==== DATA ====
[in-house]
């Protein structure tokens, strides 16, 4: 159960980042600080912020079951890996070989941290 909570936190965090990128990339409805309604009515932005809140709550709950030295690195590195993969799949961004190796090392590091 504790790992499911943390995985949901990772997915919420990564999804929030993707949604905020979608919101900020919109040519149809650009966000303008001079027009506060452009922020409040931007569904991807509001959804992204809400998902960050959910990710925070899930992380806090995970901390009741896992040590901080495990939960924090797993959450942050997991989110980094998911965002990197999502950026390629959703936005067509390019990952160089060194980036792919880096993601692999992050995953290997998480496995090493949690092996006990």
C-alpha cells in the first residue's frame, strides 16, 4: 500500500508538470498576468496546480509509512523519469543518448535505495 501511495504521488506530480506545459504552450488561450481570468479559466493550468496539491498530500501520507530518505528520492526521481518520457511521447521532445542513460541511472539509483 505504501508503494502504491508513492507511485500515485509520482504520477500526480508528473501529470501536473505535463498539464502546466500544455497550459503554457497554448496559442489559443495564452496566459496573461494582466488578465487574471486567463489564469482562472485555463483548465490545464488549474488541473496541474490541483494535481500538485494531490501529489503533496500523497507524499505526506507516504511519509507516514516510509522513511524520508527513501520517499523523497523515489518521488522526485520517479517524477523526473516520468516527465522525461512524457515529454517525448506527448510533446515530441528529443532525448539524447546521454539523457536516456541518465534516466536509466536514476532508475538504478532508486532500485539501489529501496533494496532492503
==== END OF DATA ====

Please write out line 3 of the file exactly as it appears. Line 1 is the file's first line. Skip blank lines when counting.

C-alpha cells in the first residue's frame, strides 16, 4: 500500500508538470498576468496546480509509512523519469543518448535505495 501511495504521488506530480506545459504552450488561450481570468479559466493550468496539491498530500501520507530518505528520492526521481518520457511521447521532445542513460541511472539509483 505504501508503494502504491508513492507511485500515485509520482504520477500526480508528473501529470501536473505535463498539464502546466500544455497550459503554457497554448496559442489559443495564452496566459496573461494582466488578465487574471486567463489564469482562472485555463483548465490545464488549474488541473496541474490541483494535481500538485494531490501529489503533496500523497507524499505526506507516504511519509507516514516510509522513511524520508527513501520517499523523497523515489518521488522526485520517479517524477523526473516520468516527465522525461512524457515529454517525448506527448510533446515530441528529443532525448539524447546521454539523457536516456541518465534516466536509466536514476532508475538504478532508486532500485539501489529501496533494496532492503